Elias v. Astrue
ORDER granting 21 Plaintiffs Application for an Award of Attorneys Fees Under the Equal Access to Justice Act, 28 U.S.C. § 2412; and Defendant shall pay attorneys fees under the Equal Access to Justice Act in the amount of $8,100.00 made payable to Plaintiff and delivered to Plaintiffs attorney, by Judge William J. Martinez on 5/20/2014.(evana, )
IN THE UNITED STATES DISTRICT COURT
FOR THE DISTRICT OF COLORADO
Judge William J. Martínez
Civil Action No. 12-cv-0461-WJM
MICHAEL J. ASTRUE, Commissioner of Social Security,
ORDER GRANTING PLAINTIFF’S APPLICATION FOR AN AWARD OF ATTORNEY’S
FEES UNDER THE EQUAL ACCESS TO JUSTICE ACT, 28 U.S.C. § 2412
On March 1, 2013, this Court entered an Order reversing the final decision of the
Commissioner of Social Security (“Commissioner”) denying Plaintiff Veronica Elias’s
application for supplemental security income, and remanding for further proceedings.
(ECF No. 18.)
This matter is before the Court on Plaintiff’s Application for Award of Attorney’s
Fees Under the Equal Access to Justice Act, 28 U.S.C. § 2412 (the “Motion”). (ECF
No. 21.) Defendant has filed a Response to the Motion (ECF No. 23), and Plaintiff has
filed a Reply (ECF No. 24). For the reasons set forth below, the Motion is GRANTED.
I. LEGAL STANDARD
The Equal Access to Justice Act (“EAJA”) requires that a court “award to a
prevailing party . . . fees and other expenses . . . incurred by that party in any civil action
. . . brought by or against the United States . . . unless the court finds that the position
of the United States was substantially justified . . . .” 28 U.S.C. § 2412(d)(1)(A). “The
Government bears the burden of showing that its position was substantially justified. . . .
The test for substantial justification in this circuit is one of reasonableness in law and
fact.” Gilbert v. Shalala, 45 F.3d 1391, 1394 (10th Cir. 1995).
The Court remanded this action to the Commissioner for further consideration
because there was no substantial evidence in the record supporting the Administrative
Law Judge’s (“ALJ”) conclusion that Plaintiff could perform “frequent” handwork, given
the significant medical evidence of her diabetic neuropathy. (ECF No. 18 at 7-10.) The
Court found that the ALJ had erred in finding that Plaintiff’s ability to care for herself
was significant evidence of her ability to be employed in a position that required
frequent use of her hands. (Id. at 9-10.) The Court noted that the medical evidence
showed that Plaintiff had more significant restrictions than the ALJ assigned for
Plaintiff’s residual functional capacity. (Id.) Most significantly, the Court found that
there was no medical evidence supporting the ALJ’s statement that Plaintiff’s diabetic
neuropathy was likely to improve with increased medication compliance and a change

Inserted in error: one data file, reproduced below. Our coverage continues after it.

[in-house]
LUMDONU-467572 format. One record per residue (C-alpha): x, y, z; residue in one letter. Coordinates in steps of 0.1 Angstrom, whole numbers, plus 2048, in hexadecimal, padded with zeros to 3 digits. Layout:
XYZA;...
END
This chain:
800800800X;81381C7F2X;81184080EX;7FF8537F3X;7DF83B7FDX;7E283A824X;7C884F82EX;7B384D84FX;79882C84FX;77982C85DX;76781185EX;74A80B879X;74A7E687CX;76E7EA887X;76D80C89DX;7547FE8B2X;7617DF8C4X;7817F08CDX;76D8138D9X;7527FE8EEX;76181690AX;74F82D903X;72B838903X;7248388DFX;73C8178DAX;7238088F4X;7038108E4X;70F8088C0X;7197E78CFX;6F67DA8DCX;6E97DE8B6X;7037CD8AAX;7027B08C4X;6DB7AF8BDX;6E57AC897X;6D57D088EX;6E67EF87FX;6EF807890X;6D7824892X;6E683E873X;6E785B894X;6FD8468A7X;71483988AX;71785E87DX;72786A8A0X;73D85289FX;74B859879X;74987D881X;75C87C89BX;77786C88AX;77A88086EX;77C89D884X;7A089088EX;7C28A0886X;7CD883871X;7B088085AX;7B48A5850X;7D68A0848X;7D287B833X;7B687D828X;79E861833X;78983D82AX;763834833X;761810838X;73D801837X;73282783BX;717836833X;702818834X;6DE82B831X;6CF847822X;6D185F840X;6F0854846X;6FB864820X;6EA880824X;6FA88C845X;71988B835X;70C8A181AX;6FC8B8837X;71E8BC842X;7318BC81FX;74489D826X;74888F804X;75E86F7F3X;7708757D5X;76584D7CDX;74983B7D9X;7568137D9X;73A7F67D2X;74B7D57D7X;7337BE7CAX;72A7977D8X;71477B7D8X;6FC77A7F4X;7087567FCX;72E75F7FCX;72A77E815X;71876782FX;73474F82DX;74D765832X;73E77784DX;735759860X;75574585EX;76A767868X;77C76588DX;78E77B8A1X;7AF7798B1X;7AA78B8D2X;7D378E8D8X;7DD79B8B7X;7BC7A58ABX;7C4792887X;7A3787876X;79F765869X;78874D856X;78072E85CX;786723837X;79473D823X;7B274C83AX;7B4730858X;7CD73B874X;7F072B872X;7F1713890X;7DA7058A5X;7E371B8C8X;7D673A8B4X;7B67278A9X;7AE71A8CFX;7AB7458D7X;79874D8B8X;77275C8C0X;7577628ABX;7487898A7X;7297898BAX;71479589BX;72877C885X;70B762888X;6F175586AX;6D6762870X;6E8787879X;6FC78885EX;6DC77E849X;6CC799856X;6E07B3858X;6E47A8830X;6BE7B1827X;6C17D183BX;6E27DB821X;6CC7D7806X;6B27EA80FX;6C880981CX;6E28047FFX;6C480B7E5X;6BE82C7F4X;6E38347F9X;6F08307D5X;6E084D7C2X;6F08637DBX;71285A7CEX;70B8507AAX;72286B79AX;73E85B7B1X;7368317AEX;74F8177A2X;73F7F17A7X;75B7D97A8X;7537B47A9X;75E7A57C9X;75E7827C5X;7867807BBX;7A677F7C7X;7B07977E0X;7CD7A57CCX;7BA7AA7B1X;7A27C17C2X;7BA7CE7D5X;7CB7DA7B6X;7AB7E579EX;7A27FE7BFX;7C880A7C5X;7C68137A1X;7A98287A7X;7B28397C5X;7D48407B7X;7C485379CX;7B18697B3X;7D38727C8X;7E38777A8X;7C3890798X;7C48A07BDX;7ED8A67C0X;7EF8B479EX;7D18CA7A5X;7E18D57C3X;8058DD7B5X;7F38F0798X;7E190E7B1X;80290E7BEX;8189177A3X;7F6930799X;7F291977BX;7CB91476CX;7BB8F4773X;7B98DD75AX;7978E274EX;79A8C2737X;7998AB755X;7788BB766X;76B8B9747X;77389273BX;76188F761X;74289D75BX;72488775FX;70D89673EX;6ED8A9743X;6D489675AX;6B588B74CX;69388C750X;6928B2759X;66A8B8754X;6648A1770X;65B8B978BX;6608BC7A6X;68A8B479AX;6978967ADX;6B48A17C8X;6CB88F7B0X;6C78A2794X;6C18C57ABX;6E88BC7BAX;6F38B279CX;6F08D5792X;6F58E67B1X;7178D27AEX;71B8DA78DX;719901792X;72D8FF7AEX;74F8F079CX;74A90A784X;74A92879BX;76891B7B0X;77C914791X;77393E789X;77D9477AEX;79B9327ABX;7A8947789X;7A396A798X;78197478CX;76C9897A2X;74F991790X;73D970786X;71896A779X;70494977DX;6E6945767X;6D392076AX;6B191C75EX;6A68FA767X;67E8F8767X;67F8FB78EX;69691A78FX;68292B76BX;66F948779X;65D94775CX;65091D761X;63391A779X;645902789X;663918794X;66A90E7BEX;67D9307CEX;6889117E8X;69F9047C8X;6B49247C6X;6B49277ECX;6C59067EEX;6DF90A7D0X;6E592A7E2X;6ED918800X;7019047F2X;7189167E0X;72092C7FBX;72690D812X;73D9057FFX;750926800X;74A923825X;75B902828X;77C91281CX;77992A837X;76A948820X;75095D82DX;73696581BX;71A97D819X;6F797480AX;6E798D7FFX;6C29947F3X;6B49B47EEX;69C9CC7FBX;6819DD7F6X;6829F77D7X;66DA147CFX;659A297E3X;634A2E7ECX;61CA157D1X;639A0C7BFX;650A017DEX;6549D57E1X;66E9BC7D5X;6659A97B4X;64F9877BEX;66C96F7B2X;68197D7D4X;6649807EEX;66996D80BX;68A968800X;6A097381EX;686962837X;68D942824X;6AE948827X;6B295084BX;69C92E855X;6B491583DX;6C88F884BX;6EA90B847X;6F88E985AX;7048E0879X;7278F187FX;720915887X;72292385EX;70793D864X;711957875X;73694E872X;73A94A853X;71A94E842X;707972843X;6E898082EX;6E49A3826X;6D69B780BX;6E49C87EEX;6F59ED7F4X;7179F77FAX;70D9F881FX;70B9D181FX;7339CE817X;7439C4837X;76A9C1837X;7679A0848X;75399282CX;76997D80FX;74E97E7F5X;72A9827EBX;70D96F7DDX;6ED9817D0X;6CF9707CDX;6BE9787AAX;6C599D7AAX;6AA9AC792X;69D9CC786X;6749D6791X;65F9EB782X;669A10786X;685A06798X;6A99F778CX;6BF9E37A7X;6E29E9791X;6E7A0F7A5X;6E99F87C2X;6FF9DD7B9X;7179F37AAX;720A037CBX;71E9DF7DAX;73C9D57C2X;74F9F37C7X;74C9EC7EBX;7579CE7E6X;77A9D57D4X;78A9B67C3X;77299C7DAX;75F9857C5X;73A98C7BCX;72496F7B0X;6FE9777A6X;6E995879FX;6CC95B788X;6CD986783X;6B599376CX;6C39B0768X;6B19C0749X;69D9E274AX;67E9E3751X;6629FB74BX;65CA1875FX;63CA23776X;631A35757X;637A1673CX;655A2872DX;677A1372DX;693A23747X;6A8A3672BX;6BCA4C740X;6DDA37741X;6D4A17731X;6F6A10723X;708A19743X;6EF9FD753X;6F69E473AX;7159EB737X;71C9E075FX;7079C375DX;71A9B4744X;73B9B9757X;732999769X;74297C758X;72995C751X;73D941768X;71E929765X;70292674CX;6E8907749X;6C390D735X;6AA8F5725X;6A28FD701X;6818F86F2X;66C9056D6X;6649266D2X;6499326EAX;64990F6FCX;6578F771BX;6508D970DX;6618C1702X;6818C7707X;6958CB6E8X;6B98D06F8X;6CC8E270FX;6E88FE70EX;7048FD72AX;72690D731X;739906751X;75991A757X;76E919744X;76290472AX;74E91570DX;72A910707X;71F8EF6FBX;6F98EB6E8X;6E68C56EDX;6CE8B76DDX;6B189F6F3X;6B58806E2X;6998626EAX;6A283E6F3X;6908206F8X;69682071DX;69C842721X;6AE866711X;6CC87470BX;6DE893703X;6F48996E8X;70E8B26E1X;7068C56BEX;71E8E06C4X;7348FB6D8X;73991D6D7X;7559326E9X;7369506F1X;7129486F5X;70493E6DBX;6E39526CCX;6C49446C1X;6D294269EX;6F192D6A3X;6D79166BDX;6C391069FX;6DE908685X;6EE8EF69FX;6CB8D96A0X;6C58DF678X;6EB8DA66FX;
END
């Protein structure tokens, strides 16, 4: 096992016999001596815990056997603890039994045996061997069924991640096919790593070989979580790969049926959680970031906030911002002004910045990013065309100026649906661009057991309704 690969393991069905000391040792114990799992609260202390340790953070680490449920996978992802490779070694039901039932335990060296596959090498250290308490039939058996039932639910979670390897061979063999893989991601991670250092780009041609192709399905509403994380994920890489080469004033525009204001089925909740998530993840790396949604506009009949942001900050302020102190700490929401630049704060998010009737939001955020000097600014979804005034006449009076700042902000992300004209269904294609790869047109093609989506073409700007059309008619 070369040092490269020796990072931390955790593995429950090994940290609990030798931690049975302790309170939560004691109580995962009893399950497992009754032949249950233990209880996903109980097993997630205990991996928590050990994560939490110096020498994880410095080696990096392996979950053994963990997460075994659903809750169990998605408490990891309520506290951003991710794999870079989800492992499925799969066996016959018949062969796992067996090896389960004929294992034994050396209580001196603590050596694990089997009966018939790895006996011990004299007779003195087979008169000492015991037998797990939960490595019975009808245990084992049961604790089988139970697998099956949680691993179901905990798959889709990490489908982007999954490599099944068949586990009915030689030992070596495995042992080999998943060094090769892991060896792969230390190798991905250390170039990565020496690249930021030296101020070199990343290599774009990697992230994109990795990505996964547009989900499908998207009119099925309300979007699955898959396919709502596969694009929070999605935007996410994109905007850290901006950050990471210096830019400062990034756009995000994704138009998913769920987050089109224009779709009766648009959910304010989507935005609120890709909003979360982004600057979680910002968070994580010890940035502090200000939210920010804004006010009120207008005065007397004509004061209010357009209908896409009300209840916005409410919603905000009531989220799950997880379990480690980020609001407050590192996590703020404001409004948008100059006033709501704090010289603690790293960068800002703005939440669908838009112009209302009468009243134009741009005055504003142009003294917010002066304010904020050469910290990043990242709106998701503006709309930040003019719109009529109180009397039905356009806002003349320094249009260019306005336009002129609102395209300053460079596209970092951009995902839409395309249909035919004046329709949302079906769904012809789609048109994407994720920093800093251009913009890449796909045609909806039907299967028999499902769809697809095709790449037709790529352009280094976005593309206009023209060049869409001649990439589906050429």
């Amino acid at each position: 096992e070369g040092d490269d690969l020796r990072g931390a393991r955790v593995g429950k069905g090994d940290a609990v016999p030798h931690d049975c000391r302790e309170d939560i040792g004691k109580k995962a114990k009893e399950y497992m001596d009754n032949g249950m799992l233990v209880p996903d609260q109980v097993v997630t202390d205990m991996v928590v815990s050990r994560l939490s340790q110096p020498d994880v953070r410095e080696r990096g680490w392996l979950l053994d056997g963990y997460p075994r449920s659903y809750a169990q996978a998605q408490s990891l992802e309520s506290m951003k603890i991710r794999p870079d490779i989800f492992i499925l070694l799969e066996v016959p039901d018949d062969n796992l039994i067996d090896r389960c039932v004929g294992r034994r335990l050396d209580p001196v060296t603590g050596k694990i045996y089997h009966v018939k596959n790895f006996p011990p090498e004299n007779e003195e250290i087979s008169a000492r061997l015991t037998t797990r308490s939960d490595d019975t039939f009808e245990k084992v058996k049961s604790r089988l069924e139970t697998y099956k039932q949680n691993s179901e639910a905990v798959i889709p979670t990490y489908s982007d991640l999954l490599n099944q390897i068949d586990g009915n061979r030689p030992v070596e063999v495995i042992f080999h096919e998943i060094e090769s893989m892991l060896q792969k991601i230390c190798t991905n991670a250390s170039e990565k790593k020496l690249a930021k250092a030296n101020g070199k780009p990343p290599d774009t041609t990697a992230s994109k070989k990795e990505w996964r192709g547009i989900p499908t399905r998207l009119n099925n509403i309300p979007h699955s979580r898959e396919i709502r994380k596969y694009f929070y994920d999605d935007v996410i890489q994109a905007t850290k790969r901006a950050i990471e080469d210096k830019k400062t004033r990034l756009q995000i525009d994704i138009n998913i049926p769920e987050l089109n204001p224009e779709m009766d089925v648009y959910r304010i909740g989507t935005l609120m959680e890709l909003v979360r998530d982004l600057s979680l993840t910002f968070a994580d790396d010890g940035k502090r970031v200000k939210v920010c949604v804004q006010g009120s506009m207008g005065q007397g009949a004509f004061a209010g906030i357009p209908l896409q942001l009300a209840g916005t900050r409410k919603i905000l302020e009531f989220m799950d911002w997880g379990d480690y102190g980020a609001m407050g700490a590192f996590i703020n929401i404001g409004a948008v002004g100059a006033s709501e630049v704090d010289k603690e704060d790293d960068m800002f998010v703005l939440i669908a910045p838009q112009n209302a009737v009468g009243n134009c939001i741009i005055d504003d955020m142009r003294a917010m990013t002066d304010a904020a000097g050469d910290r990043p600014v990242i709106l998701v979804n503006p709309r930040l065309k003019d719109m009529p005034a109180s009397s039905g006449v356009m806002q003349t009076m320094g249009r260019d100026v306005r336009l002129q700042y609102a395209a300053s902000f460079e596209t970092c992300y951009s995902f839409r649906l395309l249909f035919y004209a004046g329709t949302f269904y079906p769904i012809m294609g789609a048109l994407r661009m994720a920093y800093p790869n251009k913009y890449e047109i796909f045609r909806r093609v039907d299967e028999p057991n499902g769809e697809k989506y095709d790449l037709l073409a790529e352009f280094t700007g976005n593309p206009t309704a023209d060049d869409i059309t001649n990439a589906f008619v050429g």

in diet. (Id. at 8-10.) Ultimately, the Court found that the ALJ had impermissibly
substituted her suppositions about Plaintiff’s condition for the actual medical evidence
in the record, and that this legal error required remand. (Id. at 10.)
In opposing the request for attorney’s fees, the Commissioner has essentially
repeated the same arguments made in the his Response Brief on the merits.
(Compare ECF No. 15 with ECF No. 23.) The Commissioner points to evidence in the
record showing that Plaintiff has full range of motion in her hands, and argues that this
supports the Commissioner’s argument in favor of affirming the ALJ’s decision. (ECF
No. 23 at 4.) However, the Court addressed this evidence in the remand order, and
finds it equally unpersuasive with regard to the instant Motion.
While the Court understands that, in some cases, the Commissioner’s position
could be substantially justified despite ultimately losing on the merits, the Commissioner
has not shown that his position was substantially justified in this case. Given the
combination of all of the bases for the Court’s decision on the merits, the Court finds
that Plaintiff is entitled to an award of attorney’s fees under EAJA.
Plaintiff’s Motion requests attorney’s fees in the amount of $8,100.00 for 45
hours of work at $180.00 per hour. (ECF No. 21 at 4.) The Commissioner presents no
specific argument challenging this hourly rate or the reasonableness of the amount of
time purportedly spent by Plaintiff’s counsel on the matter; the Commissioner argues
only that his position on the merits was substantially justified. (ECF No. 23.) Because
the Court has found that the Commissioner’s position was not substantially justified, it
finds that Plaintiff should be awarded the full amount of fees requested.
For the reasons set forth above, the Court ORDERS as follows:
1. Plaintiff’s Application for an Award of Attorney’s Fees Under the Equal Access
to Justice Act, 28 U.S.C. § 2412 (ECF No. 21) is GRANTED; and
2. Defendant shall pay attorney’s fees under the Equal Access to Justice Act in
the amount of $8,100.00 made payable to Plaintiff and delivered to Plaintiff’s attorney.1
Dated this 20th day of May, 2014.
BY THE COURT:
William J. Martínez
United States District Judge
Plaintiff has included an affidavit with her Motion that assigns her rights to any
attorney’s fees to her attorney, Ms. Rogacki. (ECF No. 21-1.) Despite this, the Court declines
to order that the awarded fees be paid directly to Ms. Rogacki, as the EAJA makes it clear that
attorney’s fees will be paid only to the “prevailing party.” Manning v. Astrue, 510 F.3d 1246,
1249-50 (10th Cir. 2007); see also Butts v. Colvin, 2013 WL 6024424, at *4 n.6 (D. Colo. Nov.
13, 2013) (declining to assign EAJA attorney’s fees to Plaintiff’s counsel).
Disclaimer: Justia Dockets & Filings provides public litigation records from the federal appellate and district courts. These filings and docket sheets should not be considered findings of fact or liability, nor do they necessarily reflect the view of Justia.
Why Is My Information Online?